You don’t need to go for the entire 25 pounds of weight loss all at once. Just set the goal of going for a walk every evening for a week. Once you succeed at that goal, add another one. Go for a walk every evening and make a healthy lunch for work every day.
Keep at those little goals and enjoy the feeling of success and accomplishment every time you achieve them. Those little steps turn into huge action.
Big action leads to achievement of those big goals, which in turn leads to increased happiness.
How to enter the happiness and goal success loop
If you feel stuck because you aren’t making progress on your goals, the loop of happiness and success can seem impossible to enter.
Increased happiness drives motivation and action. Action leads to success. But how to become happier in the first place?
By practicing gratitude.
How to practice gratitude
Becoming a more grateful individual is a lifelong pursuit. You aren’t likely to instantly change how you are hardwired to view the world. Those pessimistic thoughts that run through your mind as the car in front of you cuts you off in traffic won’t go away. But you can train your brain to become more aware of the positive around you.
With the simple act of acknowledging a few things you are grateful for, you become more open to recognizing these moments as they happen throughout the day.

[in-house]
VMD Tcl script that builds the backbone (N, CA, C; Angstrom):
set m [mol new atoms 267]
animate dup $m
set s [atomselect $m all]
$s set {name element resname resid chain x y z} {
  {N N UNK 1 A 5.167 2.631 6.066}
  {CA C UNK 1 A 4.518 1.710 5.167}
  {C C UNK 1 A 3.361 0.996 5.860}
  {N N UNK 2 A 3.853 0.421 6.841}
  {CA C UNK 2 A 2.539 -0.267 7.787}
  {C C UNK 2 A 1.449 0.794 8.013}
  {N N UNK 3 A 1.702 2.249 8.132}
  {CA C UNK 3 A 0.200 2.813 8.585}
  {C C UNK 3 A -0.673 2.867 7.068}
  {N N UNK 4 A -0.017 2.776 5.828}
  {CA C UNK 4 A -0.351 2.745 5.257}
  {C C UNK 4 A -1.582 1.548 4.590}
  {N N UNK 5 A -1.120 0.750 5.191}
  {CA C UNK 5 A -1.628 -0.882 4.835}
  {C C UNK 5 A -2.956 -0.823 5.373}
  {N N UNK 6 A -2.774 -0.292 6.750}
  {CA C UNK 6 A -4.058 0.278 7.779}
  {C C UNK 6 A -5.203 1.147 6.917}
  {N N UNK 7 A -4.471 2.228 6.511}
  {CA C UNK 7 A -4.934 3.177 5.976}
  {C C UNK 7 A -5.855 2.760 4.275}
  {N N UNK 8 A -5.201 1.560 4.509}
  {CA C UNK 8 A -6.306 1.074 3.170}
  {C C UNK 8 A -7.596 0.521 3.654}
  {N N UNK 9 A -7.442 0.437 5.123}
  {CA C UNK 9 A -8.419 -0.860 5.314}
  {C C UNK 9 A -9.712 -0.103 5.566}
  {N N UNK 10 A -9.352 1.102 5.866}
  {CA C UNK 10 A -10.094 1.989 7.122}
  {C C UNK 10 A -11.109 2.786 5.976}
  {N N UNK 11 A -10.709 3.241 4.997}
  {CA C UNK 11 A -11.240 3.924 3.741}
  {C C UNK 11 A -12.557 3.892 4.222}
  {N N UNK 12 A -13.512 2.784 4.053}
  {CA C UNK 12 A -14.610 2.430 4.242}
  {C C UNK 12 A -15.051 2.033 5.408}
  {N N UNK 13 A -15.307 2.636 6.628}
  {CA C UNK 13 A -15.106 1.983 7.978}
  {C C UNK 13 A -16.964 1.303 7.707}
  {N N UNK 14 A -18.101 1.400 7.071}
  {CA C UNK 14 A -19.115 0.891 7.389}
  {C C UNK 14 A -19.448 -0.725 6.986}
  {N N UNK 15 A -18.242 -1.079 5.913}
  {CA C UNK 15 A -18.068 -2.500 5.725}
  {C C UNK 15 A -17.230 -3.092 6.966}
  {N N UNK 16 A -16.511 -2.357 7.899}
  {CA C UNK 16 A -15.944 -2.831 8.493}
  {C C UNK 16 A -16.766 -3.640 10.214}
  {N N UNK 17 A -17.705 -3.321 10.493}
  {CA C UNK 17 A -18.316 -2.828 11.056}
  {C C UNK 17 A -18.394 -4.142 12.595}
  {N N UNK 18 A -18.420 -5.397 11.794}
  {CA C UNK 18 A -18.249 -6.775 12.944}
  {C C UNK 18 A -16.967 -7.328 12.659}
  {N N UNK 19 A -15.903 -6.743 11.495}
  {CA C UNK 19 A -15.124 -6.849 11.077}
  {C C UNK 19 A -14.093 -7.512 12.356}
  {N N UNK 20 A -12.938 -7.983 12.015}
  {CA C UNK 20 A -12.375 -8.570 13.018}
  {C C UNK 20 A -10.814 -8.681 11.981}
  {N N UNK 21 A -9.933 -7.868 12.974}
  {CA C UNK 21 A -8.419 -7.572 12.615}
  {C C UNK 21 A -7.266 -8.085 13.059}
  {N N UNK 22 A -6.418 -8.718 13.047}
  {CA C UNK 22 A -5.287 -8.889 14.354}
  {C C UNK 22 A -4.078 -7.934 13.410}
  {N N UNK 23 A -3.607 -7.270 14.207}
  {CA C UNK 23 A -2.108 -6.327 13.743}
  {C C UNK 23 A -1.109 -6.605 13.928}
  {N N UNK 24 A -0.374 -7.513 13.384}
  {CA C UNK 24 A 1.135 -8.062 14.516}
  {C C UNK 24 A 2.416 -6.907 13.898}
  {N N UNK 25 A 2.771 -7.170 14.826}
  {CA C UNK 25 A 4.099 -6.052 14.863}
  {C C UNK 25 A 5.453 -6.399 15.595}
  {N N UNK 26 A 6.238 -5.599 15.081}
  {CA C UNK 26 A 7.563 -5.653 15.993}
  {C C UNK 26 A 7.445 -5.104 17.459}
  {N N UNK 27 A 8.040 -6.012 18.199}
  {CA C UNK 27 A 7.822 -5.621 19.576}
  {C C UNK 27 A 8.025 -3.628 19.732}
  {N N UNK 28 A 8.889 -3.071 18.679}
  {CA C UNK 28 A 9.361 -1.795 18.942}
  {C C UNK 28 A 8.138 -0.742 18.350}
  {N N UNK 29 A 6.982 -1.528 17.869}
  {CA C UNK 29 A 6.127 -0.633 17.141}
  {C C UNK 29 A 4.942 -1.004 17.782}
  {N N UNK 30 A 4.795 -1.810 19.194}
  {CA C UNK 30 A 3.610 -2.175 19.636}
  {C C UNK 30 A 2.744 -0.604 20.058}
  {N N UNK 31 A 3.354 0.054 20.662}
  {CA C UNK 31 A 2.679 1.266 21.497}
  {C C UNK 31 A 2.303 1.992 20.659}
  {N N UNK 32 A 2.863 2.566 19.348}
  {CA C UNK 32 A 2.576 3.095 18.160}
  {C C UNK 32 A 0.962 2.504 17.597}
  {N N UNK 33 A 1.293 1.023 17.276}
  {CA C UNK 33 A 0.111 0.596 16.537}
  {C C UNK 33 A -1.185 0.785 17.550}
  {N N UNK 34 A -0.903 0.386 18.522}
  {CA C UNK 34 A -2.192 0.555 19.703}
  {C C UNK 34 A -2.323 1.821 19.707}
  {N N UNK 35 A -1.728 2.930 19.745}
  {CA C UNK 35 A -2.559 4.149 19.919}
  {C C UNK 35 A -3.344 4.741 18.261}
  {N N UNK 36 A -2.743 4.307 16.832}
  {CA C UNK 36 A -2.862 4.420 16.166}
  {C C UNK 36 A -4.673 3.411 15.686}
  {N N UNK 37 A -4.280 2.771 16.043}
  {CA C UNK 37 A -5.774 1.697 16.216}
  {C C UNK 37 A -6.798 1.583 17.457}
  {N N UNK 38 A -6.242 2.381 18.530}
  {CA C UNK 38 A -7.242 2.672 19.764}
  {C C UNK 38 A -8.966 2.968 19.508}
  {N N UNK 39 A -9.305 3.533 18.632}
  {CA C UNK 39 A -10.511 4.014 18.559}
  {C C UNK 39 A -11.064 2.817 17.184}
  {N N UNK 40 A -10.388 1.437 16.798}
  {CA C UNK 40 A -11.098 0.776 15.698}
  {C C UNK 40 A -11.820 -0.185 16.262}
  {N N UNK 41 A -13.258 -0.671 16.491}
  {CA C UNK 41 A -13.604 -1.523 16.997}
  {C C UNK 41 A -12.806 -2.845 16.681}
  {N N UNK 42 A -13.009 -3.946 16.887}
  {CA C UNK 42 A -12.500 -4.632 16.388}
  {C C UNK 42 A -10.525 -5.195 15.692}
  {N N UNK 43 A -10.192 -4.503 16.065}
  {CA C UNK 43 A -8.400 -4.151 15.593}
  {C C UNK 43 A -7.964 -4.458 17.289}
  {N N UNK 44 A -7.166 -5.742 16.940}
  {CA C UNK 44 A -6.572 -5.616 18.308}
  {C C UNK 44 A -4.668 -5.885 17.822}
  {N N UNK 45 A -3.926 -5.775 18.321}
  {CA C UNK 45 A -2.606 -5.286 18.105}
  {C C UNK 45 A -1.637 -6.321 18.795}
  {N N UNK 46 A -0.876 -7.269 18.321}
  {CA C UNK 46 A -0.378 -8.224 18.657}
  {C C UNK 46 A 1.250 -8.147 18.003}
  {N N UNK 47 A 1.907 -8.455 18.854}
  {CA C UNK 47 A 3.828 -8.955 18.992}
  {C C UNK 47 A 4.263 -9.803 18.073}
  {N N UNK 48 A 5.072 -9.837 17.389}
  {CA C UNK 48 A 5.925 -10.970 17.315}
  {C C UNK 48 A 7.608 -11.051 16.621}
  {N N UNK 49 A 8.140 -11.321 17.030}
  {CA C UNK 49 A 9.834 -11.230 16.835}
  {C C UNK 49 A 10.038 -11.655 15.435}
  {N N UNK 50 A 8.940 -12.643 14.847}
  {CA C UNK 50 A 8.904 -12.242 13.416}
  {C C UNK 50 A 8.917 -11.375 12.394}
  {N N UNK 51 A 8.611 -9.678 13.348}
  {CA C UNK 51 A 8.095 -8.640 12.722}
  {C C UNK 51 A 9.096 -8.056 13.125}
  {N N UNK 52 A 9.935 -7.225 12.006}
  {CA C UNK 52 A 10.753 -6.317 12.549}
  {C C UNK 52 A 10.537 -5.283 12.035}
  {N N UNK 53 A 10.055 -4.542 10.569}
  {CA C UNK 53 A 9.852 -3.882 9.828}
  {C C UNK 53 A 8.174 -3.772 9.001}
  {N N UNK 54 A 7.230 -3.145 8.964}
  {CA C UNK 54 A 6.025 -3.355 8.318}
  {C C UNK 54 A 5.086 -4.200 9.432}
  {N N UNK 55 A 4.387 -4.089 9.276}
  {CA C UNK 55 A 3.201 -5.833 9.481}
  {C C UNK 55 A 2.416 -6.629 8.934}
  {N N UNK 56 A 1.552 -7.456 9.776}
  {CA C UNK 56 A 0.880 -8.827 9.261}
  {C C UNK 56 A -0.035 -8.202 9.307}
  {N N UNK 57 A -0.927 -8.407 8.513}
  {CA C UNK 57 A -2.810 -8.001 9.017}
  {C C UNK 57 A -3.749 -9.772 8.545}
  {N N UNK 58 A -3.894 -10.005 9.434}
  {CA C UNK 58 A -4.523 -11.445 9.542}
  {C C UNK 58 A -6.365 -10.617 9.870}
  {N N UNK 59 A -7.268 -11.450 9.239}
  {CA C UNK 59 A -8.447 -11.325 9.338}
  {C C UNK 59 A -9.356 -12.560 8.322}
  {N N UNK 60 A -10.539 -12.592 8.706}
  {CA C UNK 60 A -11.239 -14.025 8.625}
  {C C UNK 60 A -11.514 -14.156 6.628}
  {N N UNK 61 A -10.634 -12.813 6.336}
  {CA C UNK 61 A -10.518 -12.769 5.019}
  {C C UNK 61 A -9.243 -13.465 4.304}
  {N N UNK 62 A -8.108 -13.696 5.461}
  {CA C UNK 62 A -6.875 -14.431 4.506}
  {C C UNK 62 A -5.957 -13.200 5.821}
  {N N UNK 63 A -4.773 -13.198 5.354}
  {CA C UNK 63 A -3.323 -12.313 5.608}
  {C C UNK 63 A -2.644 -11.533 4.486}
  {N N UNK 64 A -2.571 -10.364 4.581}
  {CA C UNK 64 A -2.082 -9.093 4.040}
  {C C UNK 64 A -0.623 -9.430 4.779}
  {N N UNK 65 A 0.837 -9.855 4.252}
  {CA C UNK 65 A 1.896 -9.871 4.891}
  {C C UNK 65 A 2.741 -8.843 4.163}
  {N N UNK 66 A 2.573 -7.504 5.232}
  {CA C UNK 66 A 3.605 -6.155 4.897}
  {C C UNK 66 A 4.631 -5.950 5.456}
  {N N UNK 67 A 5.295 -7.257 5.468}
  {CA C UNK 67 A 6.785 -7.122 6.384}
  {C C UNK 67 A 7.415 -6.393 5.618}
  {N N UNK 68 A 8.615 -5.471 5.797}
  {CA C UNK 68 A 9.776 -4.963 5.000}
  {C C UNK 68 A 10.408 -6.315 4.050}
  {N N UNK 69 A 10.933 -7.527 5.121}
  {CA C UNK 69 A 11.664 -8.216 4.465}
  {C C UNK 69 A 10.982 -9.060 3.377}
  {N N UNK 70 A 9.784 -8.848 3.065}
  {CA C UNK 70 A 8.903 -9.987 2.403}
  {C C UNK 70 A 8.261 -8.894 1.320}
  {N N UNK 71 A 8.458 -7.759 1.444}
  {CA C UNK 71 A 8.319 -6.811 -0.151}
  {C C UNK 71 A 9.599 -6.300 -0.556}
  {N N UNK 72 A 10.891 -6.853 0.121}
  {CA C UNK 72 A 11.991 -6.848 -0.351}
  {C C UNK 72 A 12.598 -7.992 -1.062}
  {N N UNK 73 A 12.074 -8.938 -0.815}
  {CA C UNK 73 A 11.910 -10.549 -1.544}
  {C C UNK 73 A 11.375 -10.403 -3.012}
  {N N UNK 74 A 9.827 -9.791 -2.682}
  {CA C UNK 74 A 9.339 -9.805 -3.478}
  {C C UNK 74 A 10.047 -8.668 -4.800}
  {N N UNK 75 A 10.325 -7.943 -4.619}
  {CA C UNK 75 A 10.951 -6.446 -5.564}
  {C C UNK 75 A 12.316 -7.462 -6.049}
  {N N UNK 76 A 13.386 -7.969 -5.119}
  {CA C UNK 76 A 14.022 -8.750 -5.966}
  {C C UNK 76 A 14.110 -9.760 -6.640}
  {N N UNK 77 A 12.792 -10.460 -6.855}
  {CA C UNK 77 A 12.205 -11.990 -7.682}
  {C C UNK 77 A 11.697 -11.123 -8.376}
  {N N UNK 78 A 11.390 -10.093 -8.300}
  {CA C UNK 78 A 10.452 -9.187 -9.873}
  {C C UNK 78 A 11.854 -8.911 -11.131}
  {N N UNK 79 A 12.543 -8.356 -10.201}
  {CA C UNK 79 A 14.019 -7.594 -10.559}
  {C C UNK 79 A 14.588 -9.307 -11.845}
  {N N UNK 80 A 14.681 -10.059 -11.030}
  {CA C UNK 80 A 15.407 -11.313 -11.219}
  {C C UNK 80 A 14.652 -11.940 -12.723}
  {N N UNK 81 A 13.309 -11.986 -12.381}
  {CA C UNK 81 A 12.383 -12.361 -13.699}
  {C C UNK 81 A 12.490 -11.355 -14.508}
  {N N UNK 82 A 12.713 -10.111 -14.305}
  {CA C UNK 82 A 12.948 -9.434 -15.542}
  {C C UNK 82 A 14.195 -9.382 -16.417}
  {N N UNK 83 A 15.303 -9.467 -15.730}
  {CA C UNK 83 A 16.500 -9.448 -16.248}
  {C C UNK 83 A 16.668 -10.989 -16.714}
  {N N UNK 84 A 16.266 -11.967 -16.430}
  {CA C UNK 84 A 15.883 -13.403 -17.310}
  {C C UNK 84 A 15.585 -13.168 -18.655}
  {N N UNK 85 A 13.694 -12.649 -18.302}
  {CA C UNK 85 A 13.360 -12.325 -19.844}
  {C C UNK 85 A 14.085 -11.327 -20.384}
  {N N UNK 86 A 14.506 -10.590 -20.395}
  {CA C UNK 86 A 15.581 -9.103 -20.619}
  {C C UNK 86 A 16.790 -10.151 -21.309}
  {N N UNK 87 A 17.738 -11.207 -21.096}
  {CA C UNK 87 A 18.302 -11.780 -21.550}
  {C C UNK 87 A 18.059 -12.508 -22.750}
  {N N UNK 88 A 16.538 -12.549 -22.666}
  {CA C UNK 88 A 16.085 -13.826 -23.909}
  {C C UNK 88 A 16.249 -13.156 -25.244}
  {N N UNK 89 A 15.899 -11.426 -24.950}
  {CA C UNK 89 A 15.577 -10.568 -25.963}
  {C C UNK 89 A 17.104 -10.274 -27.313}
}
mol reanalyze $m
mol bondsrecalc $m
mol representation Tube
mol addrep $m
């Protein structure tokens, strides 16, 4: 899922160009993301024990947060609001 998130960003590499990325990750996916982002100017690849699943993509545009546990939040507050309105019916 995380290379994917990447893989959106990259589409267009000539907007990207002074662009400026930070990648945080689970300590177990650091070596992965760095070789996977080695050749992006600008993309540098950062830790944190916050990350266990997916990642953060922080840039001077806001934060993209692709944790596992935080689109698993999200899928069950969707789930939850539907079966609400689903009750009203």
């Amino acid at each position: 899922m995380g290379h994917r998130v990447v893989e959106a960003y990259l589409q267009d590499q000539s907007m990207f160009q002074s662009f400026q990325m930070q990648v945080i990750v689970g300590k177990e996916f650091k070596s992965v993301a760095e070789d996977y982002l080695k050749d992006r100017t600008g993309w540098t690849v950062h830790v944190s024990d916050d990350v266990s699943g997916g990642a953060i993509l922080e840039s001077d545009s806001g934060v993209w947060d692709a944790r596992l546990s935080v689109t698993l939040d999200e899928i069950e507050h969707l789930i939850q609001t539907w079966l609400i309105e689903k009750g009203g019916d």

Additionally, yet counterintuitively, by reflecting on past struggles and how you have overcome them, you learn to appreciate how far you have come and appreciate where you are now.
Becoming more grateful means shifting your mindset to one that embraces positivity. And changing your mindset doesn’t happen overnight. Luckily, there are some scientifically proven methods of practicing gratitude and adding joy to your life.
- Keep a gratitude journal
- Practice mindfulness throughout the day
- Make gratitude a priority in your life
- Connect with at least one person, every day.
How to practice gratitude when you’re feeling unhappy
When you are depressed or particularly pessimistic about your life, it’s especially difficult to think positive thoughts and practice gratitude.
Here’s an exercise that works well for me:
- Reflect on past struggles and how you overcame them. Make the connection that you have been through difficult times and you are capable and successful. Appreciate where you are now, how far you have come, and how you will push through again.